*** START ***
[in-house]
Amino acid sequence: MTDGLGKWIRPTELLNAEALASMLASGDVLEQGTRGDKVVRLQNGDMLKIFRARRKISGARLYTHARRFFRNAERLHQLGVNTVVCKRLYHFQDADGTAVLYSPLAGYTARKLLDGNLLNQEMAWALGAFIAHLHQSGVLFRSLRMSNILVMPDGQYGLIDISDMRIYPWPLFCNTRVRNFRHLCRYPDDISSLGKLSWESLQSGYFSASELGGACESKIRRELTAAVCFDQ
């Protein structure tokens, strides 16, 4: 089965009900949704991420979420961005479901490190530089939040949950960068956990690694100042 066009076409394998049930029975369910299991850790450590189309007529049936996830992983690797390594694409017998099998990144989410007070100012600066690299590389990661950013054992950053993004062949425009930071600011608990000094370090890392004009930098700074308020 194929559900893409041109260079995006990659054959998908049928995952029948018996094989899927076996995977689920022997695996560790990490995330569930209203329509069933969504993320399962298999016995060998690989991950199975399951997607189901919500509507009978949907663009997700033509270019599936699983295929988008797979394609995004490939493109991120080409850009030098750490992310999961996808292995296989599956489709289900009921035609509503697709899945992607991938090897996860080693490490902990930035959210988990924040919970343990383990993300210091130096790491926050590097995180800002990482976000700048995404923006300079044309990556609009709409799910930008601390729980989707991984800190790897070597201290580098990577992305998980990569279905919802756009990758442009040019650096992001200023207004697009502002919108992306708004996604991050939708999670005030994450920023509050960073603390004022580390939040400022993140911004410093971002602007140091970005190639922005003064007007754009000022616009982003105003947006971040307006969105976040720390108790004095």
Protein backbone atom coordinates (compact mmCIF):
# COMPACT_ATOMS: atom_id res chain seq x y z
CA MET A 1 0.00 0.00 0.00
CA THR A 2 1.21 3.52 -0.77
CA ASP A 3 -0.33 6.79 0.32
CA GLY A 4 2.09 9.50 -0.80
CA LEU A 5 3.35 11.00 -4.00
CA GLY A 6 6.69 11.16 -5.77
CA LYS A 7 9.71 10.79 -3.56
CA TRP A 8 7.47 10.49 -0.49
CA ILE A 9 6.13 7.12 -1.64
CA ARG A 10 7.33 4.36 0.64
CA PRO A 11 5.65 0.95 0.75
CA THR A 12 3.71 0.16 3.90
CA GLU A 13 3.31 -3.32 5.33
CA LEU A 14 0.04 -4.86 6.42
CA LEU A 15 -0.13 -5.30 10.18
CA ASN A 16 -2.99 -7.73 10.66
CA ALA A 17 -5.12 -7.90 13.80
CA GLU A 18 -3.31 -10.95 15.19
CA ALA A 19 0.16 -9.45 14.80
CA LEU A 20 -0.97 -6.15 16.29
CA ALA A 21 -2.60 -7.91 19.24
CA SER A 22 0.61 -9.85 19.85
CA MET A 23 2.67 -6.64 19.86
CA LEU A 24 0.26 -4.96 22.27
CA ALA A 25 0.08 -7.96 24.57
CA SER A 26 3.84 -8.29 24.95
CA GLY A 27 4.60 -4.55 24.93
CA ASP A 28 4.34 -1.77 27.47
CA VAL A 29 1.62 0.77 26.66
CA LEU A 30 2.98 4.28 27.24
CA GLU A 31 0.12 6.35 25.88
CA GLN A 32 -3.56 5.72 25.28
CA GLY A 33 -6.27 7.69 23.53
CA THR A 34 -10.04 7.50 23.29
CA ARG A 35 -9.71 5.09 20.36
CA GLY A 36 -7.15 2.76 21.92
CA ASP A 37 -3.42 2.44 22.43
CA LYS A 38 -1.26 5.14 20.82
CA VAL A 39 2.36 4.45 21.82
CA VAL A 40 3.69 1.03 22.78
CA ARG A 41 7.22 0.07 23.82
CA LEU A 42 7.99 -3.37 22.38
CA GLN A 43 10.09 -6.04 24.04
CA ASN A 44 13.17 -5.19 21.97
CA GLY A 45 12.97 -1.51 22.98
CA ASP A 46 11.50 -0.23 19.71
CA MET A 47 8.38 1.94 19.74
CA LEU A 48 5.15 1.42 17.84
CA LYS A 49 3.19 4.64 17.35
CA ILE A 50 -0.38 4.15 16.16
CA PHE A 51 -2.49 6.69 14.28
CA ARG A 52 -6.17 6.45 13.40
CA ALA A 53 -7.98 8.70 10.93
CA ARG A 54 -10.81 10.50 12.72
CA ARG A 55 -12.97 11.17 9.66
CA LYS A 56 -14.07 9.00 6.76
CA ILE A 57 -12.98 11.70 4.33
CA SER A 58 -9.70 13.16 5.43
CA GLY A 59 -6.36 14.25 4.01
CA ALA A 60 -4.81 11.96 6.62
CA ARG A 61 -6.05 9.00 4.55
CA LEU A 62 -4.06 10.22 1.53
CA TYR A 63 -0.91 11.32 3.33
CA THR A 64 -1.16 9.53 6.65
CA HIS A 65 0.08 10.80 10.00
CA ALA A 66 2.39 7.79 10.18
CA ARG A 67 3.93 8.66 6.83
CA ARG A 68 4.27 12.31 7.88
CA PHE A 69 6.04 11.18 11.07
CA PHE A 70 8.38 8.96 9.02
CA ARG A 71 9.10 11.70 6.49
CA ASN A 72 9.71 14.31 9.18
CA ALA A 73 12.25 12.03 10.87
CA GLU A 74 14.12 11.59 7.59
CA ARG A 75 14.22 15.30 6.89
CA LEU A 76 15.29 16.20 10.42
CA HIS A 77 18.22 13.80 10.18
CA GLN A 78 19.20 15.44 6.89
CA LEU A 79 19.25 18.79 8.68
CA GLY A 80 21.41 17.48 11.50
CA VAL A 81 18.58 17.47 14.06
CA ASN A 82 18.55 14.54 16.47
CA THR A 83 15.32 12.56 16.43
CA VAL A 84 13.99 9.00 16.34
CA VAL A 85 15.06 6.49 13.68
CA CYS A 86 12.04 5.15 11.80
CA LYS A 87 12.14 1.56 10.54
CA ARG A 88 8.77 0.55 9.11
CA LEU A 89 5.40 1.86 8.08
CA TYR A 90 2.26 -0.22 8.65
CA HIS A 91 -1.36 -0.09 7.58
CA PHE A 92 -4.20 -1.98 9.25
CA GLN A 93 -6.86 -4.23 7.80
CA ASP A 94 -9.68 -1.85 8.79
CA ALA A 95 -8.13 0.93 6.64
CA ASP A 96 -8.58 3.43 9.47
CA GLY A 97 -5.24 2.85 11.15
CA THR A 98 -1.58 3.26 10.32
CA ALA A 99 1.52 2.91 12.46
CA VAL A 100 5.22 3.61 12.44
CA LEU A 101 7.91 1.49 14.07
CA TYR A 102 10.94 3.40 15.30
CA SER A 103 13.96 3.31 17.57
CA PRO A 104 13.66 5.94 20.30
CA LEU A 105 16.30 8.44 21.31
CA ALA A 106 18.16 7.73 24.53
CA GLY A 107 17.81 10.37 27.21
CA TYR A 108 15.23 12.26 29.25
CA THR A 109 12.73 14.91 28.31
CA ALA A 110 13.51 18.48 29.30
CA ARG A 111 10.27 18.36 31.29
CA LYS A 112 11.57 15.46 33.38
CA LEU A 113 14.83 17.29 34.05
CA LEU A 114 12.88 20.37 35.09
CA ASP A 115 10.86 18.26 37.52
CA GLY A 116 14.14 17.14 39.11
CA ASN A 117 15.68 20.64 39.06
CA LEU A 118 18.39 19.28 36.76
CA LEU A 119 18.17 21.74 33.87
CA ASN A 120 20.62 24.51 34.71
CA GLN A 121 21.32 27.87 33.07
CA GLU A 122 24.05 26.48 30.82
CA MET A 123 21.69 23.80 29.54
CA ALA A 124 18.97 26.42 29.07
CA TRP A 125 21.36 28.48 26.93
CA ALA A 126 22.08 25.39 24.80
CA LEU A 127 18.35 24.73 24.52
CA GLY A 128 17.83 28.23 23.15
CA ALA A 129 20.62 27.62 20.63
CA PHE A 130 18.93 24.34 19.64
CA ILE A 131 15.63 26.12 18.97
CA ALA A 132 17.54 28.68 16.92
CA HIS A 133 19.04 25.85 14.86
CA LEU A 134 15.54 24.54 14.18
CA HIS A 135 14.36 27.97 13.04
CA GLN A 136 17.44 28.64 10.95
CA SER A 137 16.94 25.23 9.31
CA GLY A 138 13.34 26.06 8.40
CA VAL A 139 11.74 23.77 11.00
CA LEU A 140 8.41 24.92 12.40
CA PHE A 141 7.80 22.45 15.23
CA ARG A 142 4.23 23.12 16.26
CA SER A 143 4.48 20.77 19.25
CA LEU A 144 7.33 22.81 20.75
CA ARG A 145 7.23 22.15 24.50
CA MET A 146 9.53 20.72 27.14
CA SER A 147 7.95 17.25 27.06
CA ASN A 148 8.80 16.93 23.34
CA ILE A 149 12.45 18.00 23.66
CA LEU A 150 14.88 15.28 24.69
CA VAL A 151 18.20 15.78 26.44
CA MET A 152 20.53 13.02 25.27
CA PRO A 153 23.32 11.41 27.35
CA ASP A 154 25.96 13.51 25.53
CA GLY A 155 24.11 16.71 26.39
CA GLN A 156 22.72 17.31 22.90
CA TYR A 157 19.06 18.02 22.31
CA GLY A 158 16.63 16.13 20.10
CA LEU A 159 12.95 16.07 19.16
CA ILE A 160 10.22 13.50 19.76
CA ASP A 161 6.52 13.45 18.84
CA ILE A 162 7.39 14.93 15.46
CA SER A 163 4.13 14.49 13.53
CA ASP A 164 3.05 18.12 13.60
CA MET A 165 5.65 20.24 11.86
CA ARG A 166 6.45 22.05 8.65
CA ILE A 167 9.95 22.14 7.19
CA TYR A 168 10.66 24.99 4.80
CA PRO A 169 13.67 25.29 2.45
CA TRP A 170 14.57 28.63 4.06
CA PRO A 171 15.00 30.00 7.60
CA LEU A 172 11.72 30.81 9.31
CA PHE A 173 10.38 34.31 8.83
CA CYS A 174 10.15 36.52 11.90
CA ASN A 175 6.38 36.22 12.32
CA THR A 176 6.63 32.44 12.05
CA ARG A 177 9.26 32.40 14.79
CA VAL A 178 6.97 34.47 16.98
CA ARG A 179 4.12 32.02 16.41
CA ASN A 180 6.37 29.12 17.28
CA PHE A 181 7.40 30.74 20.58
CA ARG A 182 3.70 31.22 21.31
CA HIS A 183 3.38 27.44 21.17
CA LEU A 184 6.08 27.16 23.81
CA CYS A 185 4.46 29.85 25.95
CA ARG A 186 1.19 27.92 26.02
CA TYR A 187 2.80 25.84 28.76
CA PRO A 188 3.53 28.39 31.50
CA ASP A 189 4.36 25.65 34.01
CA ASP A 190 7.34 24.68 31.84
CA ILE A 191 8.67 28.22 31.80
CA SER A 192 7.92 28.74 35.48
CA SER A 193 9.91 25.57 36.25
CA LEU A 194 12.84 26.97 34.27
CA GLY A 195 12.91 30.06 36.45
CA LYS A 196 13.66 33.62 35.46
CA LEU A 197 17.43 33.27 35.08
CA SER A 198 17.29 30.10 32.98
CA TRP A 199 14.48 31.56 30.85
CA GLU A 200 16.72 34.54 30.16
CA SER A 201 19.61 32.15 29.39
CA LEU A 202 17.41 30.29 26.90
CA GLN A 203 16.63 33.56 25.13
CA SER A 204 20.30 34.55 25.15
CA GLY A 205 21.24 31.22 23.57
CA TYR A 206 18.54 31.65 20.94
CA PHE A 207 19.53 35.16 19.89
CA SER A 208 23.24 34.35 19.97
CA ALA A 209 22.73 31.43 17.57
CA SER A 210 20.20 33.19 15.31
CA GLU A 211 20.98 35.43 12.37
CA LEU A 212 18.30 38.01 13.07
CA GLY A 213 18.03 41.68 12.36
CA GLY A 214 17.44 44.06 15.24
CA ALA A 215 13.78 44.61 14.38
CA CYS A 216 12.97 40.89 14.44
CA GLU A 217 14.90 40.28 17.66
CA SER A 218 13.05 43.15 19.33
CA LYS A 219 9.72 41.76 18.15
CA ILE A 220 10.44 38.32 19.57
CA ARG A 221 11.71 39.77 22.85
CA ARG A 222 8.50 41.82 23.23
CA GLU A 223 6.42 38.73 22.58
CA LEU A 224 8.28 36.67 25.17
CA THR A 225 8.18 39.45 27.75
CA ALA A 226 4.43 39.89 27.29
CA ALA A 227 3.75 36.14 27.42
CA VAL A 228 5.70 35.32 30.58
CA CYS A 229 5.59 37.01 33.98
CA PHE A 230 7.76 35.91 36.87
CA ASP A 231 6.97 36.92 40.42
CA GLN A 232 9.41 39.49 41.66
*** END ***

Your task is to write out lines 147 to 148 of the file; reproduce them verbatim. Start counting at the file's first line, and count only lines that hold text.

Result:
CA ARG A 142 4.23 23.12 16.26
CA SER A 143 4.48 20.77 19.25